Born to be Wilde

After more than a decade as one of the most successful pop artists the UK has ever seen, Kim Wilde needs no introduction. Yet despite her high pop profile she’s only just embarking on one of the first major tours, and the playing live in Australia for the first time.

Kim is energised for her Australian dates, having just played to wildly enthusiastic crowds in Japan, where she says her reception has been similar to that she’s come to expect in Australia.

“There’d be periods where people would think I’d completely stopped making music forever and during those periods I’d be making loads of music and doing stuff in Europe, but no one would know; and then there’d be sporadic success over the years. It’s kind of become consistent over the last few.”

One of the major factors for Kim’s high profile in the region recently is the fact that she’s been here regularly promoting over the last year or so. And now with the release of a remix album of her greatest hits we’ll no doubt be hearing a lot more from her. But why do a remix album on the tail of a successful greatest hits release?

“I didn’t really have a lot to do with it”, Kim explains. “It was just an idea of putting together some mixes that hadn’t been released and the one that I really loved was the Rapino mix of Kids in America. We’ve been getting remix projects on it for the last six months and we haven’t been really completely happy with any of them, except for the Rapino one, and we’re working on getting another one for release in the next month or so. Capella are doing a remix at the moment, which could be interesting or it could be really dull. I was talking to Green Jelly and they were up for doing one as well, which would be a totally different approach.”

And while they’re gearing up to re-relase Kids in America, 1990s style, Kim says she and her brother/writing partner/producer Ricky are also planning on putting together new asongs for an album to be released later this year. But first there’s the matter of a tour, which Kim says is the definite highlight on her calender so far this year, because playing live is a relatively rare experience for her.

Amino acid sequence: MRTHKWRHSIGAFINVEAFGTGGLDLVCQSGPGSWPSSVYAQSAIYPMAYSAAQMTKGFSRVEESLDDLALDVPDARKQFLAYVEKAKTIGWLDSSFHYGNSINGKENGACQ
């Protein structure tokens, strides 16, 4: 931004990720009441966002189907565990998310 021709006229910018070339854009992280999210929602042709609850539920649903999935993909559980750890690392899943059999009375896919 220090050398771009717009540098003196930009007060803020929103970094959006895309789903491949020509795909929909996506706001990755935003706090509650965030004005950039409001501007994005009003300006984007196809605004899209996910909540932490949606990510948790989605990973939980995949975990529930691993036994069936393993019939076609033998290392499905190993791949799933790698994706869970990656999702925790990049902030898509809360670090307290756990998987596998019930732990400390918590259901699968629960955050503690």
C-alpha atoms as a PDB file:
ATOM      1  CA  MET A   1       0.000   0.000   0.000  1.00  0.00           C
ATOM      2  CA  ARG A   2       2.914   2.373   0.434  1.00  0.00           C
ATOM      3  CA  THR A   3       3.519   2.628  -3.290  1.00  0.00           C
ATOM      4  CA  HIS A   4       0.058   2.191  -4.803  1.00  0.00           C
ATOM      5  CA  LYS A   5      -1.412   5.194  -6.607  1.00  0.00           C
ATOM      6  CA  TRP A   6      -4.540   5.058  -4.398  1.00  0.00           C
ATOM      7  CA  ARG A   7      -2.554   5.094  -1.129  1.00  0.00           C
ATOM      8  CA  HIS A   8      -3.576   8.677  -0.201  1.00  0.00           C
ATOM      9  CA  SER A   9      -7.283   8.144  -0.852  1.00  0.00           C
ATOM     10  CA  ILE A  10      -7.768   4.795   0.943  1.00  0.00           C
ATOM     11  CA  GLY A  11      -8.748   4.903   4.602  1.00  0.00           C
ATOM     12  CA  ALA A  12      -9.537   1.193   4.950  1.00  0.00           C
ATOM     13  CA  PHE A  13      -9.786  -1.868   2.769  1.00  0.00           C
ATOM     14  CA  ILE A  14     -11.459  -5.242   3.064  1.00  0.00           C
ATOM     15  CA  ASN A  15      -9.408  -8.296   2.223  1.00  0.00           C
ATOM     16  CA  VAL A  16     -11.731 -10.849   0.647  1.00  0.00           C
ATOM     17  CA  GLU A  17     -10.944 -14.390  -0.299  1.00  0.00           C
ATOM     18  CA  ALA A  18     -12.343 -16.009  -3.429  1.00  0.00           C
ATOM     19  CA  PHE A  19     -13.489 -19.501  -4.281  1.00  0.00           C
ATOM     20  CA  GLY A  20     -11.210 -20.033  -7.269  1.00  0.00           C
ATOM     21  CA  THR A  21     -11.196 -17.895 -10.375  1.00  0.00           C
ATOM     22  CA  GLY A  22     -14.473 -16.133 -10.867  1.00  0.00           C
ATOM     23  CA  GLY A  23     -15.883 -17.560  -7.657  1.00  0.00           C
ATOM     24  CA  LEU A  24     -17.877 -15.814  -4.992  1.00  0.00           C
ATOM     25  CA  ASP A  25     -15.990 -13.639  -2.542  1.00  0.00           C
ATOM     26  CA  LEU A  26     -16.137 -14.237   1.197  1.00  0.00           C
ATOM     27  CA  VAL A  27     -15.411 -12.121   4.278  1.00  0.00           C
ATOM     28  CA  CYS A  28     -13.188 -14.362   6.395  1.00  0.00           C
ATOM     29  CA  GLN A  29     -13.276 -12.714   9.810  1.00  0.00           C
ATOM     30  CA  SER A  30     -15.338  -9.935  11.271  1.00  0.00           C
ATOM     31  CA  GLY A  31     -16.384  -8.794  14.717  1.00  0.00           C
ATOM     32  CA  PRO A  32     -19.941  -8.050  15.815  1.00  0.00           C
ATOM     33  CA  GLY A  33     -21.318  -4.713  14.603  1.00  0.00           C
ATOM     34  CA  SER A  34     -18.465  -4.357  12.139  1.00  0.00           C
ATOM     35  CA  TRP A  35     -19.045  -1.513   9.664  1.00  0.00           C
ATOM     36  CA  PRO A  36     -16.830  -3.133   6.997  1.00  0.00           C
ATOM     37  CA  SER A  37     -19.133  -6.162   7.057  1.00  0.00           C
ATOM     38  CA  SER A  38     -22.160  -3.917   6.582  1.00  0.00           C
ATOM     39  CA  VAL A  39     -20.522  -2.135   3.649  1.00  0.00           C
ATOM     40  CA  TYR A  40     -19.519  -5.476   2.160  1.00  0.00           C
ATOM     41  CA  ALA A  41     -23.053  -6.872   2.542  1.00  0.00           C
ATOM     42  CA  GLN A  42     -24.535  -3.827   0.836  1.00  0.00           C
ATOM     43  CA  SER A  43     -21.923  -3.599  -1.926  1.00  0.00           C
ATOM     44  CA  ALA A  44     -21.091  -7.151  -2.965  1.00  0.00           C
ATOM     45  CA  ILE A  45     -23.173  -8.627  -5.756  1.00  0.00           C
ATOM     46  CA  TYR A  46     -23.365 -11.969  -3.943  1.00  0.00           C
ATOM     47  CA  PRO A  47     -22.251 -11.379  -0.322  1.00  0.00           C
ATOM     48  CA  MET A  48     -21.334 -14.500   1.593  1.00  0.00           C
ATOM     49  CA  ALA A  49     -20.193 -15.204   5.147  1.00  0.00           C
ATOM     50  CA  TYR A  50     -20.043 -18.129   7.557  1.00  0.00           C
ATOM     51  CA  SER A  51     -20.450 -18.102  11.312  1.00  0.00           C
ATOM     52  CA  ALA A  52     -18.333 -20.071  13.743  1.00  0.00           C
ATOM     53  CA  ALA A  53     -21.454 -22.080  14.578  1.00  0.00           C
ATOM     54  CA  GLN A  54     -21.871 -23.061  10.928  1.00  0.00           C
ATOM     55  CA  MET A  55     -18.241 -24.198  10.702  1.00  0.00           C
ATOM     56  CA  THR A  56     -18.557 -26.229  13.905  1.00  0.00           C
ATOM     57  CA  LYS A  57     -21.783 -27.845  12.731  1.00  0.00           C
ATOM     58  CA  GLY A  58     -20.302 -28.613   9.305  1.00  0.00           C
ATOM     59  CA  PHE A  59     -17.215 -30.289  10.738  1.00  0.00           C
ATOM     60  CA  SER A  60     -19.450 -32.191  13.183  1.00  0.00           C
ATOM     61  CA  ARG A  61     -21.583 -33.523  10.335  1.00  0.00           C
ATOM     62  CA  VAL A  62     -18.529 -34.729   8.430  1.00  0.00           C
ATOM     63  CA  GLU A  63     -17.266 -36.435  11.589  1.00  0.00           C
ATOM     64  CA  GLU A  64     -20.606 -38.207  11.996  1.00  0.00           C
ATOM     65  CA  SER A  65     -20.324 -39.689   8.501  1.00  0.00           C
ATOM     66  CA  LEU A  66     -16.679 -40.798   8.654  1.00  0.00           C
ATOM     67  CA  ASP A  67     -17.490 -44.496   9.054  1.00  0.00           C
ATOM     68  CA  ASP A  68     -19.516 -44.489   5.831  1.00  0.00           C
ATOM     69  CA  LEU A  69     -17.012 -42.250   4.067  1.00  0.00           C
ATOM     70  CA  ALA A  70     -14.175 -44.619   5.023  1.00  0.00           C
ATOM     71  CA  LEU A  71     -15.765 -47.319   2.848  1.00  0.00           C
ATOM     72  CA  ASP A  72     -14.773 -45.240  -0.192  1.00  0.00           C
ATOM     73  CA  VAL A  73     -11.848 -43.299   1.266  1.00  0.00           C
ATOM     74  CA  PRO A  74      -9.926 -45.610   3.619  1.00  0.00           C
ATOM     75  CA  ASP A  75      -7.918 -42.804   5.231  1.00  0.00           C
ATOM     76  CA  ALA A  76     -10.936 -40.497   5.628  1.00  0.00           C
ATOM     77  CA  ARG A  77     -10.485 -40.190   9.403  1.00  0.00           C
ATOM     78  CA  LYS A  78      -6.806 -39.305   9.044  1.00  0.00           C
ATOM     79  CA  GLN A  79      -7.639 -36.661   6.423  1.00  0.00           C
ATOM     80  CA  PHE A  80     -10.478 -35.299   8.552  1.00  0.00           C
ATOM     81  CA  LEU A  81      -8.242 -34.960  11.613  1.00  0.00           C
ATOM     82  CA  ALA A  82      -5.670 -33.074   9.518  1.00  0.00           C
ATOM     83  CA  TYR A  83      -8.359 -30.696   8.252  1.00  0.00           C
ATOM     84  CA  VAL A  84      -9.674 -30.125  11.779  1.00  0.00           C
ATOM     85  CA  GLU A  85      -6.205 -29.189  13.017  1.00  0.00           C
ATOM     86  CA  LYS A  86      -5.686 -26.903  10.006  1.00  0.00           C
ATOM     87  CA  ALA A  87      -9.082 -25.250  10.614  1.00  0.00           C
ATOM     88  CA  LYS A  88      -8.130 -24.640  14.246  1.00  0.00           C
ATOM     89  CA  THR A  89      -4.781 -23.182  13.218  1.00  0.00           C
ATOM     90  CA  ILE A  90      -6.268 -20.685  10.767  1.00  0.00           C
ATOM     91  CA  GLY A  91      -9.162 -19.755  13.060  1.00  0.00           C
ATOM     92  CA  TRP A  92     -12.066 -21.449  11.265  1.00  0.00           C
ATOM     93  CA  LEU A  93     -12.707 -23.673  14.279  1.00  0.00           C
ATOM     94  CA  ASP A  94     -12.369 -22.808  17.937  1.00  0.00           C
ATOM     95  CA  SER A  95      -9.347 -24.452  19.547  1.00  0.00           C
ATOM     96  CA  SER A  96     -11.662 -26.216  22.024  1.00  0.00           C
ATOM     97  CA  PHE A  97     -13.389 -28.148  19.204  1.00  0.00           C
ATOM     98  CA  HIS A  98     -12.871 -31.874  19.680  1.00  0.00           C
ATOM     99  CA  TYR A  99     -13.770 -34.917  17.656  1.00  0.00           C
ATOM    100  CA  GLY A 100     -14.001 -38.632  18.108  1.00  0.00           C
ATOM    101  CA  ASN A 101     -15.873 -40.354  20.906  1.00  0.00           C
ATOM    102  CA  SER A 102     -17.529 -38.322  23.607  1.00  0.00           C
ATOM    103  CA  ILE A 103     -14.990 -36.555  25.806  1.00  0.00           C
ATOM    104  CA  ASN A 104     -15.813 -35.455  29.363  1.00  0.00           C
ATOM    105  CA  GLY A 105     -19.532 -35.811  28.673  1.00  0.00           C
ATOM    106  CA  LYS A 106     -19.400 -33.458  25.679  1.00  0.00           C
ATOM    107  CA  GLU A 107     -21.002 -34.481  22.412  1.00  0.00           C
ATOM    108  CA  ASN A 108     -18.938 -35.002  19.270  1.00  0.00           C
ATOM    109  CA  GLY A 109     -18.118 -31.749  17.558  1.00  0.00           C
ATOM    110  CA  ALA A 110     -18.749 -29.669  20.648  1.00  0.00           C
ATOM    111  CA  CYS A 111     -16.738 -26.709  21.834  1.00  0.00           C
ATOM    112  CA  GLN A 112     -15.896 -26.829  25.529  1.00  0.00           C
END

“Unfortunately the reality of promotion is that time is short and if I’m promoting all over the world I can make a much bigger impact by doing more conventional promotion… which is a bit dull actually ’cause

was when the Close album was released, and she was opening for Michael Jackson. “We were on the road for a period of three months and we did about thirty odd shows and that’s where my live work really gelled for me. I’ve done a little bit since then over the years but I have to say that in retrospect we should have done more, and I wish we had in a way but we’re making up for it now.”

As a result, though, Kim says she is still enthusiastic about playing live, where “a lot of old seasoned pros” can’t be. And with a band that includes her brother and a handful of other musicians she’s worked with over the years, Kim says that their live shows are something special, with a repertoire of songs that represent the span of her career.

“There’s not a great chasm between the old and the new”, she explains. “The approach of the band and the way that they’re playing and stuff it all sounds really good together.”

Kim agrees that she has always been performance-oriented and loves putting on a show, which could see her taking up options other than just being a pop singer.

“I still feel really energised by it and I still love music and I love performing”, she says. “I would like to broaden it out a bit more. In the UK I hosted a live breakfast show for a week which was a really great experience, and it was very impromptu and I really enjoyed it. And I though if I can do that, I can pretty much do anything so I feel like taking on lots of new challenges. I think at some point you have to realise what your strengths are and not only that, but what you enjoy doing. Some times I fantasise about having some regular work where I don’t have to worry about my hair and my weight and coming up with something smart to say, but over the years I’ve had to accept where my strengths seem to lie and make the most of them and enjoy them, and not fight it. I think the most important thig for me right now is to keep my eyes open, keep my ears to the ground and use my imagination. And that’s what I’m starting to do and things are already starting to bubble.”